Were we in Zechariah's shoes, what would we say had the announcement been given to us that our child had been chosen in the providence of God to be the Elijah that would go before the Messiah, to be the one who would prepare His people for the coming of the long awaited one?

What would we say?

How would we publicly respond to that blessing?

Well, we saw last week that when Zechariah's mouth was finally opened that the first thing that came out of his mouth was praise to God.

For nine long months he had been silent, he had been mute, he had been dumb, he had been unable to speak.

And finally his tongue is loosed, and what does he do?

He praises God.

So let's walk through the three glorious parts of The Benedictus, of the song of blessing sung by Zechariah, and see what we can learn about our God and about our Savior, and about our salvation, and about the way that we are to walk in daily life.



I. Praise to God For Fulfilling His Promise to Redeem His People

The first thing I want you to see is this.

Zechariah makes it very clear that John the Baptist's, his son's, life and work and ministry and message is going to be set in the context of the unfolding plan of redemption, which the Lord himself is accomplishing.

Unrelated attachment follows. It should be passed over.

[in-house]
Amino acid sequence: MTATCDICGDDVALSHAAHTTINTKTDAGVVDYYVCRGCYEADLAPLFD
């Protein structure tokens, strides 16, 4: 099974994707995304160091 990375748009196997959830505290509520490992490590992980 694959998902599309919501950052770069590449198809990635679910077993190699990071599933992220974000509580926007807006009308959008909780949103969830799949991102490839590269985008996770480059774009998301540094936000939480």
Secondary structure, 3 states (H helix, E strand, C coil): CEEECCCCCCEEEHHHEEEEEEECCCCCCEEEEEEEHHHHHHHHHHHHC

The first thing that comes out of his mouth (look at verses 68-71) is this: "Blessed be the Lord God of Israel."

Zechariah is saying to all of those people who were saying, "What is this child going to turn out to be? Surely, this boy is a very, very unique boy, and he's going to do great things."

The first thing that Zechariah wants them to know is that it is God who is doing great things.

He wants all of us to see is that John is just a part of a larger thing that's going on: God is preparing to visit His people in the person of His own Son, the Messiah, and He's going to accomplish redemption for His people.

We have to understand John in the context of something bigger: God's redeeming work, God's plan of salvation.

Isn't that true for all of us, that we need to understand our lives, our work, our ministry, our mission in life, in light of something bigger than just ourselves?

Our lives are about the kingdom of God displayed in all the glory of the gospel of Jesus Christ, and we are to bear witness to Him in all that we say and do.

Even as He wants us to care deeply about our families and to love them as He has loved us, so also He wants us to value His kingdom and His person more than anything else.

There's a God-centeredness about Zechariah's song here that teaches us the kind of God-centered lives that we're to live.



II. The Messiah's Coming is the Fulfillment of Prophecy Given to Abraham



But there's a second thing as well that I want you to see in verses 72-75.

Before we get to knowing what this boy is going to do and what God is going to accomplish through him, Zechariah wants you to understand that God is filling a two-millennia-old promise.

In Genesis 12:2, God promised to Abraham that He would bless him, that He would curse those who curse him, and that He would make him a blessing to all the families of the earth. (Genesis 12:2.)

And then He reiterated this promise in Genesis 15:1: "Do not fear, Abram," He said. "I am your shield and your reward will be very great."